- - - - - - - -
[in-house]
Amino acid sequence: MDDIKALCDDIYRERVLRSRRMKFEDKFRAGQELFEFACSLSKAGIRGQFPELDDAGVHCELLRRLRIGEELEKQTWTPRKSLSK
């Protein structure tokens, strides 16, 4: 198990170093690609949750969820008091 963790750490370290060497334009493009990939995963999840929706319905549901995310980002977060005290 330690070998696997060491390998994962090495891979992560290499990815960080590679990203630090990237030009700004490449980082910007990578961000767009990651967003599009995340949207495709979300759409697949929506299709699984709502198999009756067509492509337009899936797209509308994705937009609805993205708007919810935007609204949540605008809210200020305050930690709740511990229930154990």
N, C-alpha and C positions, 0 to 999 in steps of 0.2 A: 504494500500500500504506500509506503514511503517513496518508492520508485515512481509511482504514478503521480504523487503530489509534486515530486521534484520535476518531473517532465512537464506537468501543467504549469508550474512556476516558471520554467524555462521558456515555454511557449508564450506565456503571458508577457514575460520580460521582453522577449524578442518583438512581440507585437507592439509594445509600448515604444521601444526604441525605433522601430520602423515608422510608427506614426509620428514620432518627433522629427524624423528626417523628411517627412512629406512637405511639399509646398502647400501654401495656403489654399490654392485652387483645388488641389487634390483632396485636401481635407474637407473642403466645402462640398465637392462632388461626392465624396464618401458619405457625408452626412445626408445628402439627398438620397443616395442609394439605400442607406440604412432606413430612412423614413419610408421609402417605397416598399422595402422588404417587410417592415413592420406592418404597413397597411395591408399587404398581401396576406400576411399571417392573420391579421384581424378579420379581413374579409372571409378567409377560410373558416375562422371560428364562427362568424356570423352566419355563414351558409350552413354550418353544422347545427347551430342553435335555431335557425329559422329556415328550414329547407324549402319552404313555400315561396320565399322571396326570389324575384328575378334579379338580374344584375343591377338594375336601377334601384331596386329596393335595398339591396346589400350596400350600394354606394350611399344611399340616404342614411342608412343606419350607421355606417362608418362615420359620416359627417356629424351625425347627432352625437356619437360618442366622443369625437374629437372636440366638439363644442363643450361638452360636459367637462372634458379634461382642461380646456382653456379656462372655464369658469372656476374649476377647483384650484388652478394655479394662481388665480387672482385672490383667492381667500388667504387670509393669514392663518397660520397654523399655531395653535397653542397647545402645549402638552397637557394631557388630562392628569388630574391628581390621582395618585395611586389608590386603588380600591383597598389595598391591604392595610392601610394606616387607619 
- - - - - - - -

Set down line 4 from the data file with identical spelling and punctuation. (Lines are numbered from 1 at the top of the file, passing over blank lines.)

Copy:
N, C-alpha and C positions, 0 to 999 in steps of 0.2 A: 504494500500500500504506500509506503514511503517513496518508492520508485515512481509511482504514478503521480504523487503530489509534486515530486521534484520535476518531473517532465512537464506537468501543467504549469508550474512556476516558471520554467524555462521558456515555454511557449508564450506565456503571458508577457514575460520580460521582453522577449524578442518583438512581440507585437507592439509594445509600448515604444521601444526604441525605433522601430520602423515608422510608427506614426509620428514620432518627433522629427524624423528626417523628411517627412512629406512637405511639399509646398502647400501654401495656403489654399490654392485652387483645388488641389487634390483632396485636401481635407474637407473642403466645402462640398465637392462632388461626392465624396464618401458619405457625408452626412445626408445628402439627398438620397443616395442609394439605400442607406440604412432606413430612412423614413419610408421609402417605397416598399422595402422588404417587410417592415413592420406592418404597413397597411395591408399587404398581401396576406400576411399571417392573420391579421384581424378579420379581413374579409372571409378567409377560410373558416375562422371560428364562427362568424356570423352566419355563414351558409350552413354550418353544422347545427347551430342553435335555431335557425329559422329556415328550414329547407324549402319552404313555400315561396320565399322571396326570389324575384328575378334579379338580374344584375343591377338594375336601377334601384331596386329596393335595398339591396346589400350596400350600394354606394350611399344611399340616404342614411342608412343606419350607421355606417362608418362615420359620416359627417356629424351625425347627432352625437356619437360618442366622443369625437374629437372636440366638439363644442363643450361638452360636459367637462372634458379634461382642461380646456382653456379656462372655464369658469372656476374649476377647483384650484388652478394655479394662481388665480387672482385672490383667492381667500388667504387670509393669514392663518397660520397654523399655531395653535397653542397647545402645549402638552397637557394631557388630562392628569388630574391628581390621582395618585395611586389608590386603588380600591383597598389595598391591604392595610392601610394606616387607619 